Post-pandemic, many of the risk management strategies that guided our decisions in the past are no longer applicable. Combined with a looming recession, rocketing inflation, and a competitive labor market, uncertainty is at an all-time high.
To examine how COOs can overcome these challenges, Allison Schrager, Senior Fellow at the Manhattan Institute, was joined by Jacqueline Fabius, COO of QBI, and Amber Kemmis, COO of Revenue River, for a panel discussion at Elevate.
Catch up on their conversation in the video below, or read on for the session highlights.
How is economic uncertainty impacting your approach to risk management?
As a services company, Amber says their biggest challenge right now is competition for talent, particularly in the context of trends like the Great Resignation and quiet quitting.
“With economics, we can’t predict risk using the same data we used to. The same thing is happening with people. People are not doing what they used to do. One thing we’re highly focused on is how we predict what people are going to want in the workforce of the future.”
Allison highlighted that one approach to risk management is diversification, which is now more feasible from a hiring perspective thanks to a distributed labor market. “Being able to hire talent abroad feels like one of our secret weapons,” Amber agreed. “We can find some really great talent from all over the world.”
Coming from an academic environment, Jacqueline faces different challenges. The pandemic brought most research work to a standstill, and many scientists are now dealing with a two-year backlog in their advancement.
“We’re also seeing a tremendous amount of confusion about working from home,” says Jacqueline. “Science is a highly collaborative medium, people typically need to get together to exchange ideas, to create, and to move forward. Now, we’re in a strange sort of purgatory where people don’t know whether to show up or not [for meetings and seminars].”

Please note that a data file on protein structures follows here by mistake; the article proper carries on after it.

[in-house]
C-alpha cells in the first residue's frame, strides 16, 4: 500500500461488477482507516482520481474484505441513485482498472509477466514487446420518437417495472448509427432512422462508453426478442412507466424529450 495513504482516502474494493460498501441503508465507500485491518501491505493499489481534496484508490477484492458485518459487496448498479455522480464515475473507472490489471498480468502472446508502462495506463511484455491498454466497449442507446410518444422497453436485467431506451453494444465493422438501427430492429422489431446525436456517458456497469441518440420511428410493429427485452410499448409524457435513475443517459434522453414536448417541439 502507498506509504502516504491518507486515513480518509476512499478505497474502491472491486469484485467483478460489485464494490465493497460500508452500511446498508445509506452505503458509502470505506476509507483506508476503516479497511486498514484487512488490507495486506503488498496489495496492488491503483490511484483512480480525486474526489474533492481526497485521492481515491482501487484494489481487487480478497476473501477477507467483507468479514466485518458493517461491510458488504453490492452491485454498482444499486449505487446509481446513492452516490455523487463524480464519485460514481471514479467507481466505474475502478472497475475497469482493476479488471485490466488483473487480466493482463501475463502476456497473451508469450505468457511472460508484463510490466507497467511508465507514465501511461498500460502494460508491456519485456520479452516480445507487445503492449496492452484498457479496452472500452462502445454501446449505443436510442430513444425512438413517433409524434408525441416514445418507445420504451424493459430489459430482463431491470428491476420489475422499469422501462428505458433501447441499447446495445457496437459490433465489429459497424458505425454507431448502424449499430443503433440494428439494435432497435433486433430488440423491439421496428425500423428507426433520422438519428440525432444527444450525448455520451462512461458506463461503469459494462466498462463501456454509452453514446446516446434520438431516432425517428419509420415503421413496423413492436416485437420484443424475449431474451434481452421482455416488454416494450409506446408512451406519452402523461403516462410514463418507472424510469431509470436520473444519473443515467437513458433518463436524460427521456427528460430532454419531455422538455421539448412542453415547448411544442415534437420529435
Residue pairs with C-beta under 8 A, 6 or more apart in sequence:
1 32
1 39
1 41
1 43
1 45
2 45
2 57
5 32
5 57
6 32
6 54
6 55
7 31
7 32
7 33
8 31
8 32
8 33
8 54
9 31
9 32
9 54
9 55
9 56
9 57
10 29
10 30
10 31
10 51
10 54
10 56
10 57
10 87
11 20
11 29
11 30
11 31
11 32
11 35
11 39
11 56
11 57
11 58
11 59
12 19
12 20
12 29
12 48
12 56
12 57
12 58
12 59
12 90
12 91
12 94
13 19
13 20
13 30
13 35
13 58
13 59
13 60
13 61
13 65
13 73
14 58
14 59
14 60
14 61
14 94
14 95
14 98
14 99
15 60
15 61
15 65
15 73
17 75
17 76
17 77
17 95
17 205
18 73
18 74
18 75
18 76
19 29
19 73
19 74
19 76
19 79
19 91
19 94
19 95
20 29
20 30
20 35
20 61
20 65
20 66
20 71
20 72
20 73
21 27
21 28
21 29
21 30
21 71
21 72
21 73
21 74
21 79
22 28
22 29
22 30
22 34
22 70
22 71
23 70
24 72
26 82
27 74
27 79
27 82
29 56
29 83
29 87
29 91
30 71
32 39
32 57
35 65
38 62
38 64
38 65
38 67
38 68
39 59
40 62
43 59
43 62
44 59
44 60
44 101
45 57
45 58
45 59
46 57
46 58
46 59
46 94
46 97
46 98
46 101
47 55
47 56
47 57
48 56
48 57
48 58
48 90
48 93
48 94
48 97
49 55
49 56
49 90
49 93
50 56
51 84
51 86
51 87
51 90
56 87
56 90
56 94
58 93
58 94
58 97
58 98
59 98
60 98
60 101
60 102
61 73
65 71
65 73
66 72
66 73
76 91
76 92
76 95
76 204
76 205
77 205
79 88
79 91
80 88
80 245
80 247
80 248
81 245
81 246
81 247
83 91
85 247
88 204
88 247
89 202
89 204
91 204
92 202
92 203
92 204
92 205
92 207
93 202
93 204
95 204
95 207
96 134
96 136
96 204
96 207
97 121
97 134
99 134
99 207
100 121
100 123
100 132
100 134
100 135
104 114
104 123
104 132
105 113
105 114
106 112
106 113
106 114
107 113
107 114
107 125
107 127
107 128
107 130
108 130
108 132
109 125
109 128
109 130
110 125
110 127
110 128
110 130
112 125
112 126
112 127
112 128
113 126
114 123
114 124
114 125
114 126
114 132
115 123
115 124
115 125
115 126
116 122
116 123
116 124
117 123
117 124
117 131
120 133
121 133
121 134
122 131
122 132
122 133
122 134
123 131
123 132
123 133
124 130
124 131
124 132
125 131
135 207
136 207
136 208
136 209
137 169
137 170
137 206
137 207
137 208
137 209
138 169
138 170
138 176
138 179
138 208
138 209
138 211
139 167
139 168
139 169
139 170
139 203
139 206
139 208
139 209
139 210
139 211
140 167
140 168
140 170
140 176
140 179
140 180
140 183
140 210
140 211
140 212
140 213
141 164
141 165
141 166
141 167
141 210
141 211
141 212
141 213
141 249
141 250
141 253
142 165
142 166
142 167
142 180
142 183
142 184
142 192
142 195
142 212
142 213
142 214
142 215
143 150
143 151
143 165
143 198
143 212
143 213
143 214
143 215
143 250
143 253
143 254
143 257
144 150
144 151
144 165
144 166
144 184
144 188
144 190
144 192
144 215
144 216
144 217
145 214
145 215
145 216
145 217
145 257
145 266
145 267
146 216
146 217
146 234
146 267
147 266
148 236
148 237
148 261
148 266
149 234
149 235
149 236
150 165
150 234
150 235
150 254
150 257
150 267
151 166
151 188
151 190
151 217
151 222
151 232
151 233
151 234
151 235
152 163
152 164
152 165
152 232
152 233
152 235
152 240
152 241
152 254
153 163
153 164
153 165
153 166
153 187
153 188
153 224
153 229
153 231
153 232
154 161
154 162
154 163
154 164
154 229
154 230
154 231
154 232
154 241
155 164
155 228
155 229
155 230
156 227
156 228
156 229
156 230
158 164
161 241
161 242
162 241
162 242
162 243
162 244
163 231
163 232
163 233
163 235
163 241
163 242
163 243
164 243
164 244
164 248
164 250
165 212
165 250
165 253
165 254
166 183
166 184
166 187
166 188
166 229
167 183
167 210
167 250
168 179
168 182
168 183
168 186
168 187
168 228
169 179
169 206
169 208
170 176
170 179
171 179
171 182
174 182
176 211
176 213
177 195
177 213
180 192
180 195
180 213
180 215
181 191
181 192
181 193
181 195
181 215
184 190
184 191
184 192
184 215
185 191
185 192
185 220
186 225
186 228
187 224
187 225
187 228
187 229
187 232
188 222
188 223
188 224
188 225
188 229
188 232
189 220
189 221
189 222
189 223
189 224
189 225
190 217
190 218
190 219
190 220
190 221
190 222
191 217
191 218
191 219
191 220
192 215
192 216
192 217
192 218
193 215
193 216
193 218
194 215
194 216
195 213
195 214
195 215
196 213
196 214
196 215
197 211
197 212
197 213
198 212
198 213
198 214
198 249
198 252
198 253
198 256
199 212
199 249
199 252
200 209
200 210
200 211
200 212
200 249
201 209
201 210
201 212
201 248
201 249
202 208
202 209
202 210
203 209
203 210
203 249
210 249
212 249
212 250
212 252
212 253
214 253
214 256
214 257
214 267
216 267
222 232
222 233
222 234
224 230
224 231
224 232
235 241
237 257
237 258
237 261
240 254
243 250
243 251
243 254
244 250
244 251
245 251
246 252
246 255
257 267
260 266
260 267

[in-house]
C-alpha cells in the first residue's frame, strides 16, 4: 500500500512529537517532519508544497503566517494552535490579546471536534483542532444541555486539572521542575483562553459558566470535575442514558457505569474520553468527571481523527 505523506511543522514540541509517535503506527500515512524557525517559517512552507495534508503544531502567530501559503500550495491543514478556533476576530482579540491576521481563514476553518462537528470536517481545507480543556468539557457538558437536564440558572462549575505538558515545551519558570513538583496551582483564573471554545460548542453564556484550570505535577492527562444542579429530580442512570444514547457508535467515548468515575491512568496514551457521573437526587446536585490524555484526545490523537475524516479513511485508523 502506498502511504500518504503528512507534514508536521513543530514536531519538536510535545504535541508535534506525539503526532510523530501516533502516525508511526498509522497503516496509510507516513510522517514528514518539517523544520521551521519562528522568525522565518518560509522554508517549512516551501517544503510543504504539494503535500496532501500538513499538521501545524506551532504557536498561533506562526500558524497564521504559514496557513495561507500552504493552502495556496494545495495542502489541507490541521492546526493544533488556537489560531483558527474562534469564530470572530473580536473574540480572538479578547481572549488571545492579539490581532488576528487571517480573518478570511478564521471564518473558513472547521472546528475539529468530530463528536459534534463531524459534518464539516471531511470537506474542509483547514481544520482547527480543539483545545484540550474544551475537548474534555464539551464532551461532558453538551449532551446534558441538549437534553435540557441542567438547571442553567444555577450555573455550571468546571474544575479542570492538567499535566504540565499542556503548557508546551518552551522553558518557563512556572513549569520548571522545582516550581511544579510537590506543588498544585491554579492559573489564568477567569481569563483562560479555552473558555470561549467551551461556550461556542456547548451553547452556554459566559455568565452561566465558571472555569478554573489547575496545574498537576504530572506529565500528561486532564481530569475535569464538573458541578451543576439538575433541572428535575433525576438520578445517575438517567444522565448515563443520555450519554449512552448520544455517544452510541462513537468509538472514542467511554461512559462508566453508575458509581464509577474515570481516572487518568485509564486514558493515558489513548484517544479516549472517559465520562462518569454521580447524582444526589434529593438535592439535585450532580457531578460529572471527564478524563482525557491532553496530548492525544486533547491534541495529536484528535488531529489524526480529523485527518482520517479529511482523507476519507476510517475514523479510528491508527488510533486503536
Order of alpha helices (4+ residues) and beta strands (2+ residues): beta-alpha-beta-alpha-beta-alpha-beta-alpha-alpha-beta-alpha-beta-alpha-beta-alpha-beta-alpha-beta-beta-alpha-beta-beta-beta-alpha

“It’s a struggle figuring out how to pull people back in… We recently had a symposium which showed the hunger of people wanting to come back. We expected 250 people and 400 came, so there’s obviously a desire to be back in person. But in order to do this, we also had live events and all kinds of things to attract people to this scientific meeting. In many ways, we have to up our game in what we’re offering people to gather, even though once they come together, they’re very happy to be there.”
How are you approaching compensation in the context of inflation?
Jacqueline highlighted that, in her field, salaries are often dictated by the National Institute of Health. As an organization based in an expensive city like San Francisco during a cost of living crisis, this is creating significant barriers.
Amber added that people are usually less likely to seek pay rises during times of economic uncertainty, but this isn’t currently the case. “Normally, when the economy does what it’s doing right now, people hold on to jobs a little tighter. They’re not necessarily taking risks for that pay bump. But, research shows people are still confident leaving jobs, they are leaving for better pay. At the same time, companies are offering better salaries because of inflation.”